The Beginning of a Gambling Problem
Brian Molony was born in Toronto, Canada in the family of a doctor. One of nine kids in the family, at an early age of 12 he developed a passion for horse racing and gambling which inevitably, led him down the wrong path. Despite his peculiar extra-curricular activities as a child, namely bookkeeping for his fellow classmates, he wasn’t a drop out like you would expect. He was a smart boy, who went on to graduate from the University of Western Ontario with a degree in journalism.
Well-liked and sharp-minded, Molony was hired by the Canadian Imperial Bank of Commerce (CIBC) and enrolled in a management training program, back in 1976. He worked different positions ranging from a teller, to working in savings, then current accounts, foreign exchange and loan accounting. From there on, due to the vast network of various bank branches, he travelled around a lot, learning all systems and internal procedures, how they operated and discovering any potential weaknesses.
From Assistant Manager to a Criminal
His general aptitude and wit led him to become an assistant manager at the downtown Toronto branch at the age of 26. This was quite an accomplishment for someone so young. Not only was it prestigious, but it also granted him access to almost any bank accounts. The position also entitled him to manage loans given out by the bank. And that’s where the story takes a turn for the worse. Using various real and fictitious company names, he started giving out loans to himself to feed his gambling addiction. In an interview he gave at a later period in life, he stated that he always intended to pay back the money he embezzled. It was never about stealing but rather about the thrill of gambling.
Unfortunately, the initial lucky streak he experienced didn’t last long. It wasn’t uncommon for him to place bets upwards of $70,000 a hand and win millions. He didn’t manage to retain the money, however. What he won, he gambled away as quickly as he had earned it. Taking expensive trips to Las Vegas and Atlantic City didn’t help his situation either. Even surrounded by his friends and family, his gambling addiction remained a secret. Continuous losses and the inability to repay the loans he already had led him to frantically give himself new and bigger loans. Sadly, he wasn’t able to manage the money in any reasonable way and it only worsened his gambling problem.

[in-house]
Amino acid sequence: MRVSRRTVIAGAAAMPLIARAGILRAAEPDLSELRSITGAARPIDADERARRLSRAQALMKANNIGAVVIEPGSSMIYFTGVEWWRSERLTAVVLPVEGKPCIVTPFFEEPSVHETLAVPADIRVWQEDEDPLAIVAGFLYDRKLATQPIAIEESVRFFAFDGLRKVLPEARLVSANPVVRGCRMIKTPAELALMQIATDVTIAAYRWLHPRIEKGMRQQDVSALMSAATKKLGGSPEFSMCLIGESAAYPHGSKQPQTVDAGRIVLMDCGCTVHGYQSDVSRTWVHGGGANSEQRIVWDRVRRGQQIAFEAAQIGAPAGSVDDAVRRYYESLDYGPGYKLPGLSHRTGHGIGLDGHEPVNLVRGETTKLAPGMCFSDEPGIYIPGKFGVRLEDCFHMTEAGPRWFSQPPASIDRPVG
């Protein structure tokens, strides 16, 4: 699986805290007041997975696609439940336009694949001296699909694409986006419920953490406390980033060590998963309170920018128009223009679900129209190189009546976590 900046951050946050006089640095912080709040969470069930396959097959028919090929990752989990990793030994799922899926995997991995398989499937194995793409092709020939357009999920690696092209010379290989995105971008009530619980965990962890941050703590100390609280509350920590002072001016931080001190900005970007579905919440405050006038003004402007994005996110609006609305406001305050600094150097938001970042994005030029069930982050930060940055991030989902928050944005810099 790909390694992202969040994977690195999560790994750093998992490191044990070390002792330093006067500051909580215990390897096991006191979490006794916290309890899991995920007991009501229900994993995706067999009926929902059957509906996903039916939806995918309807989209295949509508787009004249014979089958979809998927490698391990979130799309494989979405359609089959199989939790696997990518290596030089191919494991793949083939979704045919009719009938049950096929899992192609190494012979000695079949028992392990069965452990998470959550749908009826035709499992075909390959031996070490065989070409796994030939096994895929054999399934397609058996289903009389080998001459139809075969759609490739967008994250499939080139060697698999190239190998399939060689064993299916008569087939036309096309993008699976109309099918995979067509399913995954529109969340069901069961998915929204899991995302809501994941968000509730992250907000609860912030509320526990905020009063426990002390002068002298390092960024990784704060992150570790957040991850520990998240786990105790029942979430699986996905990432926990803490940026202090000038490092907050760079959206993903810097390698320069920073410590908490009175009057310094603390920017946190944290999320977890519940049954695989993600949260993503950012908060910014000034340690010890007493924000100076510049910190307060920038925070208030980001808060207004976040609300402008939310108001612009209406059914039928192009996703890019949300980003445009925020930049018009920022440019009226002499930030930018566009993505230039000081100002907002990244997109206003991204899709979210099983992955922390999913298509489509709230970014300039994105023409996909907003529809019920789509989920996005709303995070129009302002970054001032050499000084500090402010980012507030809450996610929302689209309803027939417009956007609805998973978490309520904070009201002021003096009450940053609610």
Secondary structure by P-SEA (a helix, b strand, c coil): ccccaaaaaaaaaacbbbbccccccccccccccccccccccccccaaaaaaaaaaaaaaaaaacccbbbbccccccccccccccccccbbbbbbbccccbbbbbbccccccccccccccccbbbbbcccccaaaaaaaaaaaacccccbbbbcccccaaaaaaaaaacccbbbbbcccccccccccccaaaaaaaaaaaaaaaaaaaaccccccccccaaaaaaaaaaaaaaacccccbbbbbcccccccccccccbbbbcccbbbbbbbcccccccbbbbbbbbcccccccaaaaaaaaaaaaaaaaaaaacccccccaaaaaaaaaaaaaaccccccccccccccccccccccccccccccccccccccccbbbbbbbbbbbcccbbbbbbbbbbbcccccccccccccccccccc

The End of an Era
The pivot point was one spring morning of 1982. The previous night he had just lost $1 million playing craps at the Caesar’s Casino in Atlantic City. The Canadian Imperial Bank of Commerce had realised after many years of ignorance, what Maloney was doing, and had him arrested. The date was April 27, 1982, and it all went downhill from there. The Bank sued not only Molony but also Caesars Atlantic City as it believed that the staff and management were in on the entire scheme. After all, they never asked him for any personal or credit information yet showered him gifts and thousands of dollars’ worth of hotel stays and private aeroplane travel.
Molony pleaded guilty to the charges of embezzlement an in November 1983 was sentenced to two and a half years of prison. After serving his sentence, he was admitted for treatment of his gambling addiction and pledged to perform community service, including hosting problem gambling seminars and sharing his story with the world. Caesars Atlantic City was also hit by the lawsuit. Due to an agreement between it and the Division of Gaming Enforcement, the casino was forced to shut down for a day on November 30, 1983. Analysts at the time estimated that Caesars would stand to lose between $700,000 and $800,000 on that day.
Details surrounding the settlement between CIBC, Caesars and Maloney were never disclosed. Currently, Brian Molony is married and with children, working as a business consultant and atoning for his past mistakes. Presumably, he’s no longer suffering from a gambling addiction, some source even going so far as to state that they would trust him with their money, 100%.
Maloney in Pop Culture
In 1987, author Gary Stephen Ross, an admired Canadian writer and editor, published a book detailing the life of Brian Molony, titled “Stung: The Incredible Obsession of Brian Molony”. It quickly became a bestseller and after reading our article, we’re sure you understand why. Based on the book, 2003 was the year in which “Owning Mahowny” hit theatres. The main role was played by Philip Seymour Hoffman and his character Dan Mahowny was a depiction of Brian Molony. The movie is highly rated on IMDB with a score of 7.1 and we recommend you watch it. However, if you want an in-depth scoop on the story, the book is your go-to source.
To conclude the story of Brian Molony, gambling addiction can develop into a major problem if you’re not careful. If you know someone who’s struggling with his own demons, be a good friend and try to get them help. These days, there are plenty of organisations out there and support lines for people with gambling addiction. Gamblers Anonymous in the USA and GamCare in the UK are such examples. If you’re suffering from gambling addiction yourself, don’t be ashamed of seeking help. Sacrificing your pride would only help you and your loved ones in the long run. If you’re unsure whether you’re suffering from a gambling problem or are interested in reading more about people that did, check out our article on the worst cases of gambling addiction.